Hall of Famers honored and celebrated
by Kathy Parker
“Harness racing is not the only thing in the world, even though it is the only thing in the world.”
The words of Ron Burke during his induction speech into the sport’s Hall of Fame may not always be true for everyone in harness racing, but on Sunday night, July 3, they applied to all who gathered on the lawn adjacent to the Harness Racing Museum & Hall of Fame as Burke and others were honored. Burke, Yannick Gingras and George Teague Jr. were voted into the Hall of Fame last summer and were joined by Chris Boring, who was elected to the Hall through a Veterans designation.
Boring, now retired from racing, was introduced by his longtime friend, Hall of Famer Chuck Sylvester, and he kept his acceptance speech brief. His younger classmates had much more to say, which was in keeping with their extroverted personalities and ease in speaking about their careers.
While Burke’s acknowledged the importance of his work in his life with the above statement, which was delivered in a light-hearted fashion, neither he nor Gingras or Teague could escape the profound emotion they felt and displayed standing at the podium in Goshen, accepting their honor as new Hall of Famers.
In a 15-minute speech, Burke began by thanking his parents, then expanded his list to include siblings Mickey Jr., Michelle and Becky, who work with the Burke Stable; his wife, Diane; sons Brad and Ryan—who prompted his quip that he learned harness racing is not the only thing in the world—and the many owners who have been with the Burke Stable throughout the years.
He also had a few things to say about a handful of special horses he has trained.
Buck I St Pat: “Our first Dan Patch winner.”
Foiled Again: “…what’s he’s done for me, for my family.”
Sweet Lou: “…as a sire he taught us there was another way to make money in this business.”
Mission Brief: “…best horse I ever trained—it’s not even close. I will always love her.”
Hannelore Hanover: “My first Horse of the Year.”
Burke also emphasized that, while he has rewritten the sport’s record book on total wins and purse winnings for a trainer, he has no thoughts of retiring.
“I’m not done,” said Burke, whose stable numbers in the vicinity of 300 horses—in several different states—these days. “I say I’m going to be smaller, but my friends laugh. I still love to race. Nothing is better than winning a race. I love to win a five claimer!”
Burke also acknowledged that some of his greatest race wins have come with driver Yannick Gingras. When Gingras got to the podium, he also made note of their synergy together, especially with the great pacer Foiled Again.
“I wish Foiled was going in with us,” said Gingras. “He was the true beginning of us at this level.”
Gingras noted that Burke is not a trainer known for thanking and congratulating his drivers, but there was one memorable exception to the trainer’s habit: “Sept. 1, 2012. It’s Foiled Again winning the Canadian Pacing Derby. He (Ron Burke) left me a message that I still have on my phone. It has a tremble in his voice to congratulate me.”
While the teamwork with Burke has put Gingras in many prestigious winner’s circles, the driver’s decision to stick with the filly Mission Brief may have cost him a Hambletonian triumph. Gingras picked off of the Jimmy Takter-trained Pinkman, who won the race with Brian Sears in the sulky, while Gingras and Mission Brief crossed the wire second.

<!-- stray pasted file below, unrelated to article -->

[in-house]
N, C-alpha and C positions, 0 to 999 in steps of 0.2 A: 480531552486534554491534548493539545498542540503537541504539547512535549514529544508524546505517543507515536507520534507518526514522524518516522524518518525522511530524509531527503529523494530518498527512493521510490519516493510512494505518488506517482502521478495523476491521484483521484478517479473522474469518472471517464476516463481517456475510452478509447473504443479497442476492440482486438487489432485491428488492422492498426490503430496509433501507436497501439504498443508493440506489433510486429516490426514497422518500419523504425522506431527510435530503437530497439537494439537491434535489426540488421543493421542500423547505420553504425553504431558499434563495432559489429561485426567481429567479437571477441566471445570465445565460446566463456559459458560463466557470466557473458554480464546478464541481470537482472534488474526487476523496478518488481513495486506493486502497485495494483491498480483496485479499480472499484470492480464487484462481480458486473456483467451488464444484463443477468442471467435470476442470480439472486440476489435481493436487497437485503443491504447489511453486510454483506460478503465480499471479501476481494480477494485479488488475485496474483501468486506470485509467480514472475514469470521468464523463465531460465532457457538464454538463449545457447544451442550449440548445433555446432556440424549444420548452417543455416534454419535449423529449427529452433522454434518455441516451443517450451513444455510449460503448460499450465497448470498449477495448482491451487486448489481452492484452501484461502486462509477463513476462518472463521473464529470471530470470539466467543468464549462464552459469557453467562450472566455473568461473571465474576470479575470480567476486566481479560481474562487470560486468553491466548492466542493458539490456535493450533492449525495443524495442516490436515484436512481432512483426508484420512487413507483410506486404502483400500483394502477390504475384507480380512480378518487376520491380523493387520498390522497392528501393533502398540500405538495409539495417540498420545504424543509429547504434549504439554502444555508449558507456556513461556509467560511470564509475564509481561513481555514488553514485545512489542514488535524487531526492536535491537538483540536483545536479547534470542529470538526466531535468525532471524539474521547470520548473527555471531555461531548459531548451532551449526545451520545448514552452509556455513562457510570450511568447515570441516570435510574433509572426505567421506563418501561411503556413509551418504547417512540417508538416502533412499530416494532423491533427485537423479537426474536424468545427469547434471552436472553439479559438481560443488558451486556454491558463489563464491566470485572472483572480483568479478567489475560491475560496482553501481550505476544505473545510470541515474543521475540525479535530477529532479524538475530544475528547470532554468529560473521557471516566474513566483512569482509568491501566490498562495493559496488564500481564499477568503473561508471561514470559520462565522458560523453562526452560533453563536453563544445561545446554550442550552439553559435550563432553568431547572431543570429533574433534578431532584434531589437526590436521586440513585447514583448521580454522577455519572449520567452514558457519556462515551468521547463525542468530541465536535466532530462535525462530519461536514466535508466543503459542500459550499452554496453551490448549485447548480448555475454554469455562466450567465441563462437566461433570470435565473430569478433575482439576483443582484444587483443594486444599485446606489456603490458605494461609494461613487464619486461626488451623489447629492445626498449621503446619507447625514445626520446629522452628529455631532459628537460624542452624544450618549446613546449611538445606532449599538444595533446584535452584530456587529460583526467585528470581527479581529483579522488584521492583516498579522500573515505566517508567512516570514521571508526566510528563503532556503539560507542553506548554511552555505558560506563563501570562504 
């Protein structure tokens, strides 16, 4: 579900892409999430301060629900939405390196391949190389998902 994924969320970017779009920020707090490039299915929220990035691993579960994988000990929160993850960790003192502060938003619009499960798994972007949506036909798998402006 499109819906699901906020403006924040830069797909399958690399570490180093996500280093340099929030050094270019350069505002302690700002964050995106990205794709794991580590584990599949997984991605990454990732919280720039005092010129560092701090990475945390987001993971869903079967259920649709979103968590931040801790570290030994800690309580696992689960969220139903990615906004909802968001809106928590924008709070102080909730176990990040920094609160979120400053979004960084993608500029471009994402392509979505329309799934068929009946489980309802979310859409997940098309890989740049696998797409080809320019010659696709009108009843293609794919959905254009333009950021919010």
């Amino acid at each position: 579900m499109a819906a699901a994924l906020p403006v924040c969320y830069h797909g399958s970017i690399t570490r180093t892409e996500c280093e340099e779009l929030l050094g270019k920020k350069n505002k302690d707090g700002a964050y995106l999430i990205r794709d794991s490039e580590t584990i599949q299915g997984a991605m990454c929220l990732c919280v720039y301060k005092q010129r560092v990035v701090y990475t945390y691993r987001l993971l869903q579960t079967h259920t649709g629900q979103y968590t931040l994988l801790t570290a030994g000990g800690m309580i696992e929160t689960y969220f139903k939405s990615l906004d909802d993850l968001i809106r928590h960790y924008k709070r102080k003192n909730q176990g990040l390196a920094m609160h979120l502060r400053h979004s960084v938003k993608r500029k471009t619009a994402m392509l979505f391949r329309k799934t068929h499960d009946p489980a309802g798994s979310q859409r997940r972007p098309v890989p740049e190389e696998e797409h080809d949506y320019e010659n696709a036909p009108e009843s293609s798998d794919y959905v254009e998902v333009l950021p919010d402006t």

Pinkman was trained by Hall of Famer Jimmy Takter, who trained five of Gingras’ six Hambletonian Oaks winners during a streak from 2014 through 2018.
“What a ride we had for 10 years,” said Gingras. “It’s not too late, by the way. You can unretire. I will take you back! Your pursuit of excellence…is really what I remember. I definitely wouldn’t be standing here if it wasn’t for you.”
After thanking his wife, Vicki, for her support, and noting that the “family we built together is what keeps everything in perspective,” Gingras spoke of his children—son Jaden and daughters Addison and Averi—and they joined him at the podium. Then, the native of the Canadian province of Quebec wrapped up his speech by speaking to his family in French, with his grandmother, Carmelle Gingras, in the audience.
Hall of Famer Joe Holloway introduced fellow Delaware native George Teague Jr. and Teague also spoke of family. His father, he said, “…was way better a horseman than I thought I could be. I wish my parents were here. They taught us a work ethic.”
Introductions to horsemen such as Gerald Kelly of Virginia, Lew Williams, and later Dr. Ken Seeber, gave him confidence, but “Without timing, luck and most important, opportunity, it is very tough to crack into this game,” he said.
Teague has trained two Horses of the Year, Rainbow Blue (2004) And Wiggle It Jiggleit (2015). He noted that his sister, Brenda, handled Rainbow Blue during her career and that “ she outworks anybody.”
He owned Wiggle It Jiggleit, but when it came to a training credit, he put his longtime right-hand man, Clyde Francis, down on the program. Racing Wiggle It Jiggleit was special because his son, Montrell, drove the horse.
“Over-the-top fun,” Teague said of racing Wiggle It Jiggleit. “First of all, I have my son (driving him). When you can have a horse like Wiggle It Jiggleit and have your son drive, I’m ready to read the book, and I don’t read books.”
Teague said his wife, Joy, sister Brenda, son Montrell, Clyde Francis and Tom Cugle—who he said “works seven days a week, and I’ve never asked him to do it”—“hold the honor with me today.” HB
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